Dropbox Addresses Government Spying

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New policy lays out the service's 'government request principles.'

Dropbox, a cloud storage app the government recommends for federal teleworkers, has revised its privacy policy to address concerns about other federal workers spying on users’ data.  

The new policy, which goes into effect March 24, acknowledges that Dropbox might share user data with outsiders to comply with the law, "if we determine that such disclosure is reasonably necessary."  An email to users immediately adds that the company will follow its own Government Request Principles, guidance that obliquely antagonizes the National Security Agency and includes fighting requests for bulk data.

"Government data requests should be limited to specific people and investigations," the principles state. "We’ll resist requests directed to large groups of people or that seek information unrelated to a specific investigation." 

Would the federal teleworker cohort also be protected? A mobile worker toolkit guide distributed by the General Services Administration suggests that teleworkers consider using Dropbox as "basic mobility equipment."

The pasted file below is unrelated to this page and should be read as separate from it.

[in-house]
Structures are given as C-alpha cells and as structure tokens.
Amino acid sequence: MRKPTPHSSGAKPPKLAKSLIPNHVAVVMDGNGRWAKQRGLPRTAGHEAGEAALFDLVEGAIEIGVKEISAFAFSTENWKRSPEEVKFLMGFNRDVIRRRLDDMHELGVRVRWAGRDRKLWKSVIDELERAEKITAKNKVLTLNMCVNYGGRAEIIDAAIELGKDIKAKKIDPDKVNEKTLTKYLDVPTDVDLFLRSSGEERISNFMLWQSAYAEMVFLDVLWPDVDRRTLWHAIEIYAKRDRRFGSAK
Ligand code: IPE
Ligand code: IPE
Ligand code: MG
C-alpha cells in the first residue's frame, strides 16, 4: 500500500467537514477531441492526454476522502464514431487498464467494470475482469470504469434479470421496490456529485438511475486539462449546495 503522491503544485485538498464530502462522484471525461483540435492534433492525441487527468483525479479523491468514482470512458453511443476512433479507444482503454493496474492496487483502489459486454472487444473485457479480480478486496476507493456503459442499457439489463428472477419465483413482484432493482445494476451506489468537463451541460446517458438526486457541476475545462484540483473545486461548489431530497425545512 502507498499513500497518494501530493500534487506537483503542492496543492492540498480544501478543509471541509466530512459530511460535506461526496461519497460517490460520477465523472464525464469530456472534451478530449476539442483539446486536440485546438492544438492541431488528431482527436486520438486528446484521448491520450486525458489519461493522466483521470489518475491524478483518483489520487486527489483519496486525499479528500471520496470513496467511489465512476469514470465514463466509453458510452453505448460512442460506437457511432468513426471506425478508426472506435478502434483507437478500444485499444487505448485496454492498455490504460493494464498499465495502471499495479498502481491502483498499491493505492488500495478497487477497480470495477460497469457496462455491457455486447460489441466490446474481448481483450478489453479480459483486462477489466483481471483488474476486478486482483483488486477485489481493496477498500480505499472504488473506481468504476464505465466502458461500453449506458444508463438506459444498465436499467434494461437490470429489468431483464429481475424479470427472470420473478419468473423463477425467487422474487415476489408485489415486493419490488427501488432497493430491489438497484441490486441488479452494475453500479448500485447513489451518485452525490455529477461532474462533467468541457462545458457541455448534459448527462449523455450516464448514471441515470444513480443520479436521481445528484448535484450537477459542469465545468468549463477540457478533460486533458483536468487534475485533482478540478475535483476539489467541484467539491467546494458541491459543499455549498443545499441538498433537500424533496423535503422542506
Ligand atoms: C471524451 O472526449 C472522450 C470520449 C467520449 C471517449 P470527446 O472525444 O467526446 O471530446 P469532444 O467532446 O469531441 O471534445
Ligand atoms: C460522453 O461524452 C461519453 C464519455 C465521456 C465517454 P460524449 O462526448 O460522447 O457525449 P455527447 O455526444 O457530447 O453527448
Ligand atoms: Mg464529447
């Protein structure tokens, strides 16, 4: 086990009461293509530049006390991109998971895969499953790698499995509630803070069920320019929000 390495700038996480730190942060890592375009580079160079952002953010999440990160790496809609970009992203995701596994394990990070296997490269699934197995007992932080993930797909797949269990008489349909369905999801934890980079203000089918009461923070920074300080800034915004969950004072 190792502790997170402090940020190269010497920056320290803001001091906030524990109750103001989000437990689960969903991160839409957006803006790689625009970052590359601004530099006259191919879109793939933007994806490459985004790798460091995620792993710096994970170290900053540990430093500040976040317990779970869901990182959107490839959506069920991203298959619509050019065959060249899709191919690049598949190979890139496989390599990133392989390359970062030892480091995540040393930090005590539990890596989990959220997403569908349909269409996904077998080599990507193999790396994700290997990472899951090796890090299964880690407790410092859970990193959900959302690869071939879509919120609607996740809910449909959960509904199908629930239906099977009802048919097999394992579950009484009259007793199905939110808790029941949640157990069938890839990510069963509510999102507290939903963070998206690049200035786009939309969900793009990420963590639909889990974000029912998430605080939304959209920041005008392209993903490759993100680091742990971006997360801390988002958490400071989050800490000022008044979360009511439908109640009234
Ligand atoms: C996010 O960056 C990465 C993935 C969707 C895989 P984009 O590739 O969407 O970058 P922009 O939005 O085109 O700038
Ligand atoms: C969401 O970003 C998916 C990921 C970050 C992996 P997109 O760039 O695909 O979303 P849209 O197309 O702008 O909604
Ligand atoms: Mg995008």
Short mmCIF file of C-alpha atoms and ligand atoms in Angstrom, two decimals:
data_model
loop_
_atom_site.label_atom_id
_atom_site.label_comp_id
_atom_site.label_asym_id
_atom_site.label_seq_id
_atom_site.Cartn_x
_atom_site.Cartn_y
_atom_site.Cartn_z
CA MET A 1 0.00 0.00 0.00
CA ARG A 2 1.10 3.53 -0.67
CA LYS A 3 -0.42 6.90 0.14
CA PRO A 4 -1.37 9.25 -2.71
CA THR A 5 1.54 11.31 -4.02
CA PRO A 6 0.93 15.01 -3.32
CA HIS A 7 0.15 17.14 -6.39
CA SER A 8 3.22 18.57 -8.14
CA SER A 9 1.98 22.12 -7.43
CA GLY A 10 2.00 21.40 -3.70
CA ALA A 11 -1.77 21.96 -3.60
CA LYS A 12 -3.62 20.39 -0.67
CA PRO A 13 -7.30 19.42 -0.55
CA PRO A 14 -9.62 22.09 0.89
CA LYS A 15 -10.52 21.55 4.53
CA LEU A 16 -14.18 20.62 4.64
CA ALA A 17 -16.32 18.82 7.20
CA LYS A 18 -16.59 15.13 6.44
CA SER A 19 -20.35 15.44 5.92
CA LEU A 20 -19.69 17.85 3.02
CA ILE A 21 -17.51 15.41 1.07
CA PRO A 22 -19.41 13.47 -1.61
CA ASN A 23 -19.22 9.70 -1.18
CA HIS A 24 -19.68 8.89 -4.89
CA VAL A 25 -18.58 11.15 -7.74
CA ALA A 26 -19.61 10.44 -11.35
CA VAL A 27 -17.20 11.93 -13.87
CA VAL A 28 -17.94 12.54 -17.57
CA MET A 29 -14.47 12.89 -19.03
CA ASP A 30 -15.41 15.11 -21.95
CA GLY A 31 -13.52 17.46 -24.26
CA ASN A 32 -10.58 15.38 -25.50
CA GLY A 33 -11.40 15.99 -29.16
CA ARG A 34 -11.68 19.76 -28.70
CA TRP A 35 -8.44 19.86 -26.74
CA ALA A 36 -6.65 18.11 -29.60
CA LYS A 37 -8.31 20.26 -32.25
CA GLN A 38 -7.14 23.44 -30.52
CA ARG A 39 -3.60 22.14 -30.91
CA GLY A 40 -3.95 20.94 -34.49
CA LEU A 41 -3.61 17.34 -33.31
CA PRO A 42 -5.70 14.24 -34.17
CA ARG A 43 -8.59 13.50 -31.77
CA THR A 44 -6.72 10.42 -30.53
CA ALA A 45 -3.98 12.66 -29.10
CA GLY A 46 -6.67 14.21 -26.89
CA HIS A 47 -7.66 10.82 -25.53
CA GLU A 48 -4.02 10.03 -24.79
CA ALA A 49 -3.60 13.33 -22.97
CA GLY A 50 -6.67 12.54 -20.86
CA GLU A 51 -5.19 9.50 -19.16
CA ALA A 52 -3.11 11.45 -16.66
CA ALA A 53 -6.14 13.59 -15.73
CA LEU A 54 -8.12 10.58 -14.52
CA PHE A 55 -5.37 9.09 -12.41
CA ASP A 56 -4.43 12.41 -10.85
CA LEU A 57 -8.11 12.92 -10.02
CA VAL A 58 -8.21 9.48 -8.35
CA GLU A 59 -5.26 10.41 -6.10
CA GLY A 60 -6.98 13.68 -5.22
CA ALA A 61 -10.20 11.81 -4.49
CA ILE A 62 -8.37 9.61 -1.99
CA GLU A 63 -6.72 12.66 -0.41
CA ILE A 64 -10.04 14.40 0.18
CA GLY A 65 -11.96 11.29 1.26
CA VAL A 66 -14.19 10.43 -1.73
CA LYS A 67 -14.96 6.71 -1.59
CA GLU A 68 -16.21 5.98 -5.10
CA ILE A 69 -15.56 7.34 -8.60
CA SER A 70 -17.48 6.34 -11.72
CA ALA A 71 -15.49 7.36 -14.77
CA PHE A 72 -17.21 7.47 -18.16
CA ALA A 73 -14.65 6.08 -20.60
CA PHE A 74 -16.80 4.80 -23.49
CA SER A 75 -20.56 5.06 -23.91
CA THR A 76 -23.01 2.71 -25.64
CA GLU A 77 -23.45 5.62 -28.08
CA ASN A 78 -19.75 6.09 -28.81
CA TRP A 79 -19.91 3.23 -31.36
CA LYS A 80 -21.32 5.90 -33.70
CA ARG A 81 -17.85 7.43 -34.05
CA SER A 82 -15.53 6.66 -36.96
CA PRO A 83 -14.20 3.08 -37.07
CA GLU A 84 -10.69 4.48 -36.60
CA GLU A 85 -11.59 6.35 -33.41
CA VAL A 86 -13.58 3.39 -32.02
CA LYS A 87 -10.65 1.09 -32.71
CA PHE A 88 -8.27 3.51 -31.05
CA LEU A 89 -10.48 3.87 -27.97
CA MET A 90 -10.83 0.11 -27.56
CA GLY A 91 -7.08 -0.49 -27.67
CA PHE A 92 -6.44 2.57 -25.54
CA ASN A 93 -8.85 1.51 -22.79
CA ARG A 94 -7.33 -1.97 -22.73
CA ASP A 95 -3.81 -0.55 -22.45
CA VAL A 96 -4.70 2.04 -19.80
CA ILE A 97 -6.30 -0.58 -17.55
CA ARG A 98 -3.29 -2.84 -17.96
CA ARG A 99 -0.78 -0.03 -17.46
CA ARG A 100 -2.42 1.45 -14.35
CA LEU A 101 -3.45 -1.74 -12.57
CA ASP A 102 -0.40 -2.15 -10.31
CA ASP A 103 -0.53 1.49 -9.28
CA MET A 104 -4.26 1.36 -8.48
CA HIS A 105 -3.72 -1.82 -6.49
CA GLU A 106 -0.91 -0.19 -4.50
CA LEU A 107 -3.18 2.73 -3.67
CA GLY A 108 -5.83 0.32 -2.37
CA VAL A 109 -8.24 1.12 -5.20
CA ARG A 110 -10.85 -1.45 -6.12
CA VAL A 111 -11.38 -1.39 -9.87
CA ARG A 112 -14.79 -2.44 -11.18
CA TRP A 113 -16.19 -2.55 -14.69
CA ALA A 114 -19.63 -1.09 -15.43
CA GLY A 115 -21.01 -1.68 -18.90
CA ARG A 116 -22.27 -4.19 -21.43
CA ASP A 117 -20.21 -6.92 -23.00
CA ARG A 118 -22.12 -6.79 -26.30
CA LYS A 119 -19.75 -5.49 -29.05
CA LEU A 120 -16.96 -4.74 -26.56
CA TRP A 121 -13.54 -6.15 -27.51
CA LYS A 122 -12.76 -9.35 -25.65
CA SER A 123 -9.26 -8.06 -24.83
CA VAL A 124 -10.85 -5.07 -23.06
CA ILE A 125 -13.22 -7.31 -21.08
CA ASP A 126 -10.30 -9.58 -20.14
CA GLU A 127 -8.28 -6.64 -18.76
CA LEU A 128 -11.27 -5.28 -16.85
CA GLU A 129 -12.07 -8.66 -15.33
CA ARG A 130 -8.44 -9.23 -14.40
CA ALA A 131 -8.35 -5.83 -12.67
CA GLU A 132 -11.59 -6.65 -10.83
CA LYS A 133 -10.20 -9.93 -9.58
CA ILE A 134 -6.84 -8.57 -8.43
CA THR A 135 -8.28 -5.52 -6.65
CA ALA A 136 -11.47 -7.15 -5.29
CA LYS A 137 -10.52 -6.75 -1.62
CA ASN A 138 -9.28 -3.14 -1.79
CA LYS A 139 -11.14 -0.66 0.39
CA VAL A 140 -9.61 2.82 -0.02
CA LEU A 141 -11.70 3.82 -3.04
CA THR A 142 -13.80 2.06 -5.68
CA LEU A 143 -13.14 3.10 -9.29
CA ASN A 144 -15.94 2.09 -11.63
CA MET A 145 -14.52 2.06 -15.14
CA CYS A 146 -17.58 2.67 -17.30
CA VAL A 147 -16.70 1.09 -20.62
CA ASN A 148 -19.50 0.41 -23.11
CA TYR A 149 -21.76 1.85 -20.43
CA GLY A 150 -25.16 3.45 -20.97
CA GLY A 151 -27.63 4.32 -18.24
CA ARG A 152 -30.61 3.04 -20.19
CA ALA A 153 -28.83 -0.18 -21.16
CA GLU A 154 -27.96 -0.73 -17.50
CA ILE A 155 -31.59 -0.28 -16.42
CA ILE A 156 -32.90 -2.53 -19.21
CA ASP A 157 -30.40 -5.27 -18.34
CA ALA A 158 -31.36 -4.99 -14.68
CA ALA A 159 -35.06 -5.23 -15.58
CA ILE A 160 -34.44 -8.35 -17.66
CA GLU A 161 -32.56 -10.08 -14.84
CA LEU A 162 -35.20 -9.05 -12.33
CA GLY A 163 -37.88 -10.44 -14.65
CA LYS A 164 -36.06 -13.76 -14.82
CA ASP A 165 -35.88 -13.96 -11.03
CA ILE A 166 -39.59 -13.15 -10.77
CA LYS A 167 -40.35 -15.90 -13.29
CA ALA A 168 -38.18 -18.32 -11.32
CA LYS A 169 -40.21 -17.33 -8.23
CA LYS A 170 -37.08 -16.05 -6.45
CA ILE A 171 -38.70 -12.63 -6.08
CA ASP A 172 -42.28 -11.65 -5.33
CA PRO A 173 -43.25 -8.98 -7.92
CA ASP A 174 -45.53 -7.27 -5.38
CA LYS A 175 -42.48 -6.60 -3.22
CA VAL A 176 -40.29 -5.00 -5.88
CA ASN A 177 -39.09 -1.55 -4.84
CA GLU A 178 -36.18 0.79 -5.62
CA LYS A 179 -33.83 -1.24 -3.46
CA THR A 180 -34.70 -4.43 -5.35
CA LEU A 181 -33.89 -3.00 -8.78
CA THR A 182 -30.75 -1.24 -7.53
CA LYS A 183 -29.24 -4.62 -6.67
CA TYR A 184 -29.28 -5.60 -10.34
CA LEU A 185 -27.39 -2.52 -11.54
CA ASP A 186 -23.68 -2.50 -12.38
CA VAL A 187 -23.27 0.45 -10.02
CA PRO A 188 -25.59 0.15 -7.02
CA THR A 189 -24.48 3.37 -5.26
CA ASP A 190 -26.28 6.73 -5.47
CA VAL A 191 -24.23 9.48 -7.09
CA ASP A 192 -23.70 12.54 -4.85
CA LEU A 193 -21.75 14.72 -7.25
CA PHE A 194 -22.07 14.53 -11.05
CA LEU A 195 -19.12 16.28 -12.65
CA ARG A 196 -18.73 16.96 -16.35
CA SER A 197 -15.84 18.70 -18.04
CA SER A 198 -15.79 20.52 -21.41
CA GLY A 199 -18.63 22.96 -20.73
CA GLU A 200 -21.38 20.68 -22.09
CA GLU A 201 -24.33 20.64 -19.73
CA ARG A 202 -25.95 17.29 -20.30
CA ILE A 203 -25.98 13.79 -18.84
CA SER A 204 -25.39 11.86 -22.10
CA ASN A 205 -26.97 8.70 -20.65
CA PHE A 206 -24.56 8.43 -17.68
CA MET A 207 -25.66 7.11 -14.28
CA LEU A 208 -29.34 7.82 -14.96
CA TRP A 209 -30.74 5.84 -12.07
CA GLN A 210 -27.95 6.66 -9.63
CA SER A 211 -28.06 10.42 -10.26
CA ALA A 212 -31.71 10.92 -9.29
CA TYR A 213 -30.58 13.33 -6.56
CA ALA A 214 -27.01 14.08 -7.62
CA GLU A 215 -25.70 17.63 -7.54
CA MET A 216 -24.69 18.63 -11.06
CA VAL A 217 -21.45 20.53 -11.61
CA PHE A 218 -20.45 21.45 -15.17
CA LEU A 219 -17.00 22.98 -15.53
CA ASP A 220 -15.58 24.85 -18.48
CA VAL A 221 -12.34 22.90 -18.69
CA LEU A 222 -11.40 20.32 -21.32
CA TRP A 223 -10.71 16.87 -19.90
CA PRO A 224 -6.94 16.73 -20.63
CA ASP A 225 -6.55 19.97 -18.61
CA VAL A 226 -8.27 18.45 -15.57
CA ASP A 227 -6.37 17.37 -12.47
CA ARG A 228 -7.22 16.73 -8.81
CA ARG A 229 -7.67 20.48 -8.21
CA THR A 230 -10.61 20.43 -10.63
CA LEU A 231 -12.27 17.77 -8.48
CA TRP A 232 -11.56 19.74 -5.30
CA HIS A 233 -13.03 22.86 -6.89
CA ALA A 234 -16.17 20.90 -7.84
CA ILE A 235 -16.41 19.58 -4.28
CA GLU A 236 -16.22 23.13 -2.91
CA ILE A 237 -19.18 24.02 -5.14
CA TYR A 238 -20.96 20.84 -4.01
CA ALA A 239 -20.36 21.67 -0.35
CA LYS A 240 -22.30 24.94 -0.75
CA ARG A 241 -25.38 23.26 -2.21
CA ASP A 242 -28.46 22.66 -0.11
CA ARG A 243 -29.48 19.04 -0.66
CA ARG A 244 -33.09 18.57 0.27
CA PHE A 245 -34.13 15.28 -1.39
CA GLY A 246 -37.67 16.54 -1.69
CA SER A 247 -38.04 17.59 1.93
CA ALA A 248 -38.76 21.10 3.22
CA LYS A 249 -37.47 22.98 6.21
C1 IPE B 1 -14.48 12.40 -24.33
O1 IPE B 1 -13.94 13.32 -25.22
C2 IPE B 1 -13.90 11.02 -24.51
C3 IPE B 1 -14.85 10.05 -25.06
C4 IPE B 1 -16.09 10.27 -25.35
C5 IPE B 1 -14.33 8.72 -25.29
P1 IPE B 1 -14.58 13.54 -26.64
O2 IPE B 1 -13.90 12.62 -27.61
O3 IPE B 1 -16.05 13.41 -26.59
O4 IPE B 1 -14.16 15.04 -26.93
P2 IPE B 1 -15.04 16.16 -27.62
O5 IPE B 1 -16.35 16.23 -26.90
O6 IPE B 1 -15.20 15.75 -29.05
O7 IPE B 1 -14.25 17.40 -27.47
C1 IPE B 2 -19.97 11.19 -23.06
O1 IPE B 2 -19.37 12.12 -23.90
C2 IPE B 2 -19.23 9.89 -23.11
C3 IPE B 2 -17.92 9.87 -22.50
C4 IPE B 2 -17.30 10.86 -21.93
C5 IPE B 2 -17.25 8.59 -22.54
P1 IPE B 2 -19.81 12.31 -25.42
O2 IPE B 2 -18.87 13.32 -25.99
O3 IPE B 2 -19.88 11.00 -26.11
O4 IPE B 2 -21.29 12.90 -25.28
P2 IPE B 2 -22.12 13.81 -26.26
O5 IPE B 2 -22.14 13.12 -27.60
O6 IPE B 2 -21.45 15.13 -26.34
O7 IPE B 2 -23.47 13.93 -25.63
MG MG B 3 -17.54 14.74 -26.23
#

The handbook states: “Have you considered the free downloadable program ‘DROPBOX’?”

The amendments to Dropbox's privacy policy are part of a larger movement by many Internet giants and startups to address concerns about massive NSA data sweeps. The service says it will strive to protect its systems from any "backdoor" tools allegedly being installed by NSA and other government spies to tap into data center traffic.

"Governments should never install backdoors into online services or compromise infrastructure to obtain user data," Dropbox officials state. "We’ll continue to work to protect our systems and to change laws to make it clear that this type of activity is illegal."

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